Well, use neither of those. I use a flat diamond stone with the wooden base removed. Mine is six inches long. I want one 8-9 inches as I bought the one I have to sharpen my folder, which was the only knife I had at the time. I also have a moderate-sized fixed-blade, and have alway been able to put a better edge on with a stone longer than the blade.
My reason for choosing the diamond over ceramic was because I travel quite a bit, and do a lot of time in the field. Diamond stones, being metalic, can take more whacking around. Not to say ceramics are as fragile as they sound.
I bought a set of Croc Sticks, couldn`t figure how to make`em work at the time, so traded them in the nest day for a Lansky Arkansas. Anybody still use one of those?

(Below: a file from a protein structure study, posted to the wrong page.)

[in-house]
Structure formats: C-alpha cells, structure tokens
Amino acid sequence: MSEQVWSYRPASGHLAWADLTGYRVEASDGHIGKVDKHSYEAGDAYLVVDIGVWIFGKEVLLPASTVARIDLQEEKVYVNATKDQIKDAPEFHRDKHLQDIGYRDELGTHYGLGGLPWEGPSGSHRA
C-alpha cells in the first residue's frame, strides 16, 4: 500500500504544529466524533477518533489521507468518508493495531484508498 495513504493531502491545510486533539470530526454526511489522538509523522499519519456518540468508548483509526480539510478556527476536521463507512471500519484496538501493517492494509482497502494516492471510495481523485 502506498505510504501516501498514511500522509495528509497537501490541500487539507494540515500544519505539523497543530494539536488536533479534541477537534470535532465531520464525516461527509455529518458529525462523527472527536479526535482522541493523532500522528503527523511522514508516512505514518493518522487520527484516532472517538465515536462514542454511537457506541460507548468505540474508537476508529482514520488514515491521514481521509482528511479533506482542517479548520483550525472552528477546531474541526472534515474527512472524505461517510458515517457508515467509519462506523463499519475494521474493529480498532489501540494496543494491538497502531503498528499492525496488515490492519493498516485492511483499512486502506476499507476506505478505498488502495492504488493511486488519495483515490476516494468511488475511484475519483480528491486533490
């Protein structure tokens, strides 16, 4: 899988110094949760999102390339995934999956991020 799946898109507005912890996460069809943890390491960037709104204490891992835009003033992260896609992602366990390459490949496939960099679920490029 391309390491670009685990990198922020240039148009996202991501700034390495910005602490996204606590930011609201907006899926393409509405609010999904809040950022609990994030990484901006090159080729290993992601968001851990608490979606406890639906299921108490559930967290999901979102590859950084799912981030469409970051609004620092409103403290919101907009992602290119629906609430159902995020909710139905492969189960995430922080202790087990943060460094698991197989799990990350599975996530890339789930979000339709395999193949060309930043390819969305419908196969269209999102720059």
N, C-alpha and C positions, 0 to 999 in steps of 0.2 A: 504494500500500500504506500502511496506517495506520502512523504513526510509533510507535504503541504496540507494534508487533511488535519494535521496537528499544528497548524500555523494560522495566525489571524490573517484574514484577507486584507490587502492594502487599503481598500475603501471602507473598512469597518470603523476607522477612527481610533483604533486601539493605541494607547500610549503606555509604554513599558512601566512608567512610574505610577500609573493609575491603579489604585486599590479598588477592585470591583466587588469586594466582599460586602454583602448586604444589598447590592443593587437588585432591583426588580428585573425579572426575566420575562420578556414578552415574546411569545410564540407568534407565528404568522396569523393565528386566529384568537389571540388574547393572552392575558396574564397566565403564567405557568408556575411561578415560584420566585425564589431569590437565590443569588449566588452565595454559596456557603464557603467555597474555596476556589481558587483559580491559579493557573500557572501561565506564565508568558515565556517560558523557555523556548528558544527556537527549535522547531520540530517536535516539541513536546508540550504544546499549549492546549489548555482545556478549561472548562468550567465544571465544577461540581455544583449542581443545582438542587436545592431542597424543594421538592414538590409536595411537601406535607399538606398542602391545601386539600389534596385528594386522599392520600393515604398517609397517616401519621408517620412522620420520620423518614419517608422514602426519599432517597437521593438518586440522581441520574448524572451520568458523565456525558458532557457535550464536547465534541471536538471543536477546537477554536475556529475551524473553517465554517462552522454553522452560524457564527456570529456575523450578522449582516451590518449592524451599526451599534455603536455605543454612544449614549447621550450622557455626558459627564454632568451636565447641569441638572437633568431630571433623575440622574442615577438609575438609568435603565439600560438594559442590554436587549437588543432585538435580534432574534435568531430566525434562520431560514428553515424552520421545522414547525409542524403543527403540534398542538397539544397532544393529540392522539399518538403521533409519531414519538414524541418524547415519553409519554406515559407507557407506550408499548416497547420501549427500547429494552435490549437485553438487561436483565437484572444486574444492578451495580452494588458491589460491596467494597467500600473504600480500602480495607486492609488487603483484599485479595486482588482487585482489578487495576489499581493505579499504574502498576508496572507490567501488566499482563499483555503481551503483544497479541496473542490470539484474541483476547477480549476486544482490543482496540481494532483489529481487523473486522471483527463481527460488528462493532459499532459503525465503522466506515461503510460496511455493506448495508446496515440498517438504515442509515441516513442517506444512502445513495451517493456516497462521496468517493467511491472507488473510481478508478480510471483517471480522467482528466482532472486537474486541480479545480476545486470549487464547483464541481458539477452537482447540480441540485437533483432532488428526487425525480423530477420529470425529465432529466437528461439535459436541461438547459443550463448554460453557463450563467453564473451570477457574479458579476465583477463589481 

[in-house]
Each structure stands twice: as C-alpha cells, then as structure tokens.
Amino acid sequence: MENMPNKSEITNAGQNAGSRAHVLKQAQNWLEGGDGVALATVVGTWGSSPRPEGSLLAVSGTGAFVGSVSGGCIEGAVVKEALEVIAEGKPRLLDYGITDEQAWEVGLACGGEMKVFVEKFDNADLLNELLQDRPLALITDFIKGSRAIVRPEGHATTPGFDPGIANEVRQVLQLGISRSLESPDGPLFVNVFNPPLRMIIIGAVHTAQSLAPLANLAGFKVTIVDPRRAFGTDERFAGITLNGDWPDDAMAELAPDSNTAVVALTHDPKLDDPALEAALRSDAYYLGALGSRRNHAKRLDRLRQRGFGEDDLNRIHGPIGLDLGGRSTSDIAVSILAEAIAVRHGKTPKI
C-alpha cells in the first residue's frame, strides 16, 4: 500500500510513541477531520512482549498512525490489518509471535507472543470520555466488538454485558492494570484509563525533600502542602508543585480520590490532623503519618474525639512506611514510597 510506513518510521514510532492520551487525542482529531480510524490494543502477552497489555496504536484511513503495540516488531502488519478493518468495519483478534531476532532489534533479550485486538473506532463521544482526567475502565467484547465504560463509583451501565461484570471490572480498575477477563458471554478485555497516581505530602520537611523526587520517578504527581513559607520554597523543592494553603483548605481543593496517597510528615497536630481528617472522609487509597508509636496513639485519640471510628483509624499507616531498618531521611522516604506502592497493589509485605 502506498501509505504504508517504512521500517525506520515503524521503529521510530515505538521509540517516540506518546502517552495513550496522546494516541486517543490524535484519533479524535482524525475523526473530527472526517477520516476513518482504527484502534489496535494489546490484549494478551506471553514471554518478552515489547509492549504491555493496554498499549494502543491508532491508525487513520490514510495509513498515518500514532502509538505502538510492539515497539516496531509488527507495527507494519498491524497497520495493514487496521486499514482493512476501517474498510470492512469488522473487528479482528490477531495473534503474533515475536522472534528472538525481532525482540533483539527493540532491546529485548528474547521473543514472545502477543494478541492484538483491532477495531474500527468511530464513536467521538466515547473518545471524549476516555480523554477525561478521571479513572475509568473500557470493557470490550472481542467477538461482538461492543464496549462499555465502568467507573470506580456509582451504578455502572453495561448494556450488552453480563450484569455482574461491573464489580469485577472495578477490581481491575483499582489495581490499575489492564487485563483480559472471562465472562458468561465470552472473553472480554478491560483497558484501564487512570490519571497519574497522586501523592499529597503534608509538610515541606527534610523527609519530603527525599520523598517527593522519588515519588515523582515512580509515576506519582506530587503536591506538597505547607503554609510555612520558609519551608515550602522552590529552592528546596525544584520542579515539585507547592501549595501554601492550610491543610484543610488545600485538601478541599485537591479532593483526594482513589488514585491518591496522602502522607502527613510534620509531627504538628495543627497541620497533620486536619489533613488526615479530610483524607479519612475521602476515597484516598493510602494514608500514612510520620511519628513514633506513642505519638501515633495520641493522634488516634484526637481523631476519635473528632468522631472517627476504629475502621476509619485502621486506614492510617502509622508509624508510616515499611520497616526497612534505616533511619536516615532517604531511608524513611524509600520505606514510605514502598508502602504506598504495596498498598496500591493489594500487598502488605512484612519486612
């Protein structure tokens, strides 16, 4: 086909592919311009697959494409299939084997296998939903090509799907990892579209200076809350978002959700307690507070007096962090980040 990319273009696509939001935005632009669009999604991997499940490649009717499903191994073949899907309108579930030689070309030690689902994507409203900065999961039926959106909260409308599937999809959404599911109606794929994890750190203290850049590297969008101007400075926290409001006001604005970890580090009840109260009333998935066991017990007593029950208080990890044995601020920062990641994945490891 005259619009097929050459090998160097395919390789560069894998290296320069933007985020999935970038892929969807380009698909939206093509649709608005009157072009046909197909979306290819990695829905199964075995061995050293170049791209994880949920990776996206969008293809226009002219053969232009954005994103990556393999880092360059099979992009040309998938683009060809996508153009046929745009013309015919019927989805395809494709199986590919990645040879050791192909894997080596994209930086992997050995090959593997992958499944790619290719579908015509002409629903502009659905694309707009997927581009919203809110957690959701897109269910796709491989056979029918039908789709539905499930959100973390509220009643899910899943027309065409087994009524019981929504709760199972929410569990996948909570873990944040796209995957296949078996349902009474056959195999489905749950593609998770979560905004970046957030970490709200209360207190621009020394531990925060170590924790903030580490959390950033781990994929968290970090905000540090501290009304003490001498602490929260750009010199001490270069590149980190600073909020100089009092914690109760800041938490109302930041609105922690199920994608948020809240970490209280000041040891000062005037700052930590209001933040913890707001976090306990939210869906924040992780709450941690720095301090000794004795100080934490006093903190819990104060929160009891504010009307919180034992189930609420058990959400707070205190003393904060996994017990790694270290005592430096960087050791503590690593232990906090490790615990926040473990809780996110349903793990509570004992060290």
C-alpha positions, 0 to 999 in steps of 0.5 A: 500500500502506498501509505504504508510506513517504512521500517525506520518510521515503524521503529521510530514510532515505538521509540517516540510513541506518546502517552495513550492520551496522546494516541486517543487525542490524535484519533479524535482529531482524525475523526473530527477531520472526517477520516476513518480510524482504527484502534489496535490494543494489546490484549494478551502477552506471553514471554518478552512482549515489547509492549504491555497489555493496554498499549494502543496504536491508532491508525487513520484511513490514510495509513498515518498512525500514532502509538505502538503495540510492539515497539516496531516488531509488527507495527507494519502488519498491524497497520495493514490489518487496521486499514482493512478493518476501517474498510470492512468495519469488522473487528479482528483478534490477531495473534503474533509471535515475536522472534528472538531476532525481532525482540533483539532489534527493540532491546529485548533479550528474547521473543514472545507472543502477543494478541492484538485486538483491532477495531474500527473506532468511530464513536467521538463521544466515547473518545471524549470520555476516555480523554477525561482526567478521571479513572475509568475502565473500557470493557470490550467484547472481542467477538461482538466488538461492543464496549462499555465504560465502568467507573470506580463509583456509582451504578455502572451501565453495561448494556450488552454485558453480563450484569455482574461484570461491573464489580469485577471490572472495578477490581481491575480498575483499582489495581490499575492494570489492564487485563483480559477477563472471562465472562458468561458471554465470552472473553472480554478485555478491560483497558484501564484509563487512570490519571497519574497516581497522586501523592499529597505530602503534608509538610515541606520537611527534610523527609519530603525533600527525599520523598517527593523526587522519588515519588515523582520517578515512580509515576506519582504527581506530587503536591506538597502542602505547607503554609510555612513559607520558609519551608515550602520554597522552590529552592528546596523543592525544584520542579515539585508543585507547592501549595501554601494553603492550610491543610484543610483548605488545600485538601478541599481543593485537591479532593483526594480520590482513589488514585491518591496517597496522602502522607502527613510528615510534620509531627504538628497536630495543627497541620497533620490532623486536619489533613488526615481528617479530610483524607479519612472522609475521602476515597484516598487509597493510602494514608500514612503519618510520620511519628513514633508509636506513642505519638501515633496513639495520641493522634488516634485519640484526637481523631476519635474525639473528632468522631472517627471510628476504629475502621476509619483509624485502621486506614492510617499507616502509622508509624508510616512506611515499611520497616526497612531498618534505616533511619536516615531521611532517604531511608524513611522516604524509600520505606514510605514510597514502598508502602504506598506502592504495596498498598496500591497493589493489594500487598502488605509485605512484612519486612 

Main thing was I couldn`t figure how you are supposed to sharpen on a stick that`s, well, sticking up in the air at an angle. Still don`t get it. At a gun show, a fellow knife enthusiast who`s table I visited had a 5" Spyderco ceramic sharpner, I think it was a sharpmaker, vaguely oval in cross-section. He used it as a flat stone, and in two strokes had a good edge back on my knife, which is sharpened, and used, with great frequency. I think in this case he was more straightening the edge then removing material and "sharpening" it. Still, it did the job awful quick. `Takes a couple passes on the diamond.
Note that there was a chip knocked out of the corner, though it did not impair function. Someday I may try a ceramic number like this.